7. Brain Connectivity. Researchers recently found that children and teens, who experienced chronic adversity, showed weaker neural connections be- tween the prefrontal cortex and the hippocampus. This connection plays an essential role in determining how emotionally reactive we are on a day-to- day basis. Importantly, it also determines how likely we are to perceive these events as stressful or dangerous. 


Case Example:

While I was in a training in Breathwork Techniques, one of my instructors mentioned that he had used Breathwork with his aging father, with remarkable results. I thought, “I wonder if I could do the same with my parents.?” 


Immediately after the training session, which was held in Snowmass, CO, I called my parents and told them I would like to come home (Pennsylvania) to do Breathwork with both of them.  Surprisingly, they agreed. When I got home they wanted to include their friends and my sister and her son, my nephew, who had asthma. So, I held a short seminar on what the Breathwork was and what results they might achieve by going through a Breathwork session. To my surprise, almost everyone who attended the introductory seminar agreed to do Breathwork with me. 


I started with my Dad and he had remarkable memories that took him back to his birth. He was born at home and he remembered the room where he was born in his parents’ home. He said that he felt very relaxed after the session. Later, on he told me that the session changed his whole outlook on life. He said to me, “I used to be a ‘brooder,’ always worrying about the future. I don’t seem to do that anymore, and the change came after you did the Breathwork with me. 


My mother had a trauma that was affecting her life. She had a minor auto accident, but it freaked her out so much, she could drive a car anymore.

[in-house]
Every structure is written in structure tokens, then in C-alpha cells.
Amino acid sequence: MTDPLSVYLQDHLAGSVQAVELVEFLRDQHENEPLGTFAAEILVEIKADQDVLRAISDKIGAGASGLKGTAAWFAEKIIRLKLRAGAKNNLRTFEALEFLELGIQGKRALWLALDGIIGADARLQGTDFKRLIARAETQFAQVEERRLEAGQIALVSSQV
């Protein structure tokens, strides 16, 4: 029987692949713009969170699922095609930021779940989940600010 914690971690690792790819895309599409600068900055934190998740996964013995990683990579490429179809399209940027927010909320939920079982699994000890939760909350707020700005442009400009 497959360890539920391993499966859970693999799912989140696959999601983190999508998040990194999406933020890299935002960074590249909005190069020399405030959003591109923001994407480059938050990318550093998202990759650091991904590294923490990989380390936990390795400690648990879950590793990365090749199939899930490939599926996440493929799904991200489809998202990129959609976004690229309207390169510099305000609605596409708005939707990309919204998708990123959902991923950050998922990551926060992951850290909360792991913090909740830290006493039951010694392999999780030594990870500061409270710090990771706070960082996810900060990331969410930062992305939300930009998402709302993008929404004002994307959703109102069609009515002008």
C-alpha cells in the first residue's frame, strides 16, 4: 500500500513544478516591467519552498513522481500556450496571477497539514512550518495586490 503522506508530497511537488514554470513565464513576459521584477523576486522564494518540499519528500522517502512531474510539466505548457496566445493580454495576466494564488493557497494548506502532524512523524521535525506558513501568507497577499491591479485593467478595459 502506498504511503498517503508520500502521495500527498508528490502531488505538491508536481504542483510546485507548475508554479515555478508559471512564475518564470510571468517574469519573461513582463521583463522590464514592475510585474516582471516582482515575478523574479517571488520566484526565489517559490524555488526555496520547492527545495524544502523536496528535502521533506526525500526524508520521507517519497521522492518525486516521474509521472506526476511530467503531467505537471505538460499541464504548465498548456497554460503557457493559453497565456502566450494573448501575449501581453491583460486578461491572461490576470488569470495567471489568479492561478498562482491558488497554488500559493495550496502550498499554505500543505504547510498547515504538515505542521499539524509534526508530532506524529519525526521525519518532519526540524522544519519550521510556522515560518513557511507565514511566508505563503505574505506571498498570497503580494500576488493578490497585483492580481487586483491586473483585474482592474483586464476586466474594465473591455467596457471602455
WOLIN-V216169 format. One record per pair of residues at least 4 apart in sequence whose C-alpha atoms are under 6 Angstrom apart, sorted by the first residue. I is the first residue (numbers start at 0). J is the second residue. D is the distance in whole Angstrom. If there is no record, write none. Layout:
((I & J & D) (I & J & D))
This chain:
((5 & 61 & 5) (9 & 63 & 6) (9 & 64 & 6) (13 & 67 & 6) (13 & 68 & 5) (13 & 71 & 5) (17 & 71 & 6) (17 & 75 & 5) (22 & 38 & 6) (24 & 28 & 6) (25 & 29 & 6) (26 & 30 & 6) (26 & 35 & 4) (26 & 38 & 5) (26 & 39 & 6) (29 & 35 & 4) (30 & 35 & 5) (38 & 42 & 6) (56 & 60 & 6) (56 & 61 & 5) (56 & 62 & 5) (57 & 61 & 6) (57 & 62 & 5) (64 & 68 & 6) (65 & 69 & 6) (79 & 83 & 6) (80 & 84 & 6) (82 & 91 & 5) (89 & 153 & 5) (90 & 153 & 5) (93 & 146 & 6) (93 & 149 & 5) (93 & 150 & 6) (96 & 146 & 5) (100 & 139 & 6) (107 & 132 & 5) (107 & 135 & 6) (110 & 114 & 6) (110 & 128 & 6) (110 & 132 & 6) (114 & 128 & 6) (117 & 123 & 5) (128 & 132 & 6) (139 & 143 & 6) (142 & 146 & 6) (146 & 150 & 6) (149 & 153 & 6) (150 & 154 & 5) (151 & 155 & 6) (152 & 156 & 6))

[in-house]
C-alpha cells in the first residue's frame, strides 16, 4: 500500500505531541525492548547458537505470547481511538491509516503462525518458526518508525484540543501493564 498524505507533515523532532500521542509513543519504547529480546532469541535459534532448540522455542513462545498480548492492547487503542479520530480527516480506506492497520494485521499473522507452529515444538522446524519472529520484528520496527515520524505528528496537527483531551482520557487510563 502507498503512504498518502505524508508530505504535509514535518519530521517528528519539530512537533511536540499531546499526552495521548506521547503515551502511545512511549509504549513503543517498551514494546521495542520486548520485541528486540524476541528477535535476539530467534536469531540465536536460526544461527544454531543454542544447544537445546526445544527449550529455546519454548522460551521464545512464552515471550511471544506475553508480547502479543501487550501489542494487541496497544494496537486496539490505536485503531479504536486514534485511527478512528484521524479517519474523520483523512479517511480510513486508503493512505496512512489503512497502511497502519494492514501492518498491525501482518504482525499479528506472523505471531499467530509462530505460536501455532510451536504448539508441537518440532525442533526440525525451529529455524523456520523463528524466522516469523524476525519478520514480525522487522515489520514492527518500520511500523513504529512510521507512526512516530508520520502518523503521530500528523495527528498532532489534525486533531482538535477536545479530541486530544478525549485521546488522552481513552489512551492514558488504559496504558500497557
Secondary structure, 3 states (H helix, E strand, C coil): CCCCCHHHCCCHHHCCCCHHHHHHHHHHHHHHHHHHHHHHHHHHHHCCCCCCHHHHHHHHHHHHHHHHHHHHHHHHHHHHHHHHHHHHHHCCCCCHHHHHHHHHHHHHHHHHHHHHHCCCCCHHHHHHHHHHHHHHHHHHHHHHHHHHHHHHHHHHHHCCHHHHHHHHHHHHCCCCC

The Breathwork session seemed to heal that trauma and she was able to go back to driving her car again. 


The most dramatic results, however, came with my mother’s sister, Aunt Emma. Aunt Emma had MS and was confined to a wheelchair. My mother asked me if I thought the Breathwork would help her with her MS. I told her, I didn’t know, but if she was willing, I would see what happens if I did Breathwork with her. 


She agreed to do it and we helped her out of her wheelchair and onto a bed. I instructed her on how to begin breathing. Emma closed her eyes and began the breathing rhythm I taught her. She didn’t say much during the session but then, after about 45 minutes of connected breathing, I asked her to stop and tell me what she was experiencing.


She said to me, “I felt Jesus touch me on my upper lip and tell me that it was going to be alright. (She was very religious) I feel so relaxed.” With that statement, Emma almost leaped off of the bed and stood up straight. She said, “I can walk again. This is a miracle.”  For the rest of her life, she never went back to using a wheelchair again.


I told her that she would have to continue to do Breathwork herself, every day if she wanted to maintain her new strength. Later, she told me that every day after lunch she would lay down and do “the breathing,” as she referred to it. Following all this, I was interviewed on a local radio show and I asked her to join me to share her story. She also began to share her experience at her church and as a result, she began teaching interested members how to do “the breathing.” She even taught her minister how to do “the breathing,” so he could use it with his ailing mother. I was thrilled by the results and saw how much healing occurred in my short trip home. Later, my Dad told me that the Breathwork session saved his live. He seemed so much more relaxed after doing the Breathwork.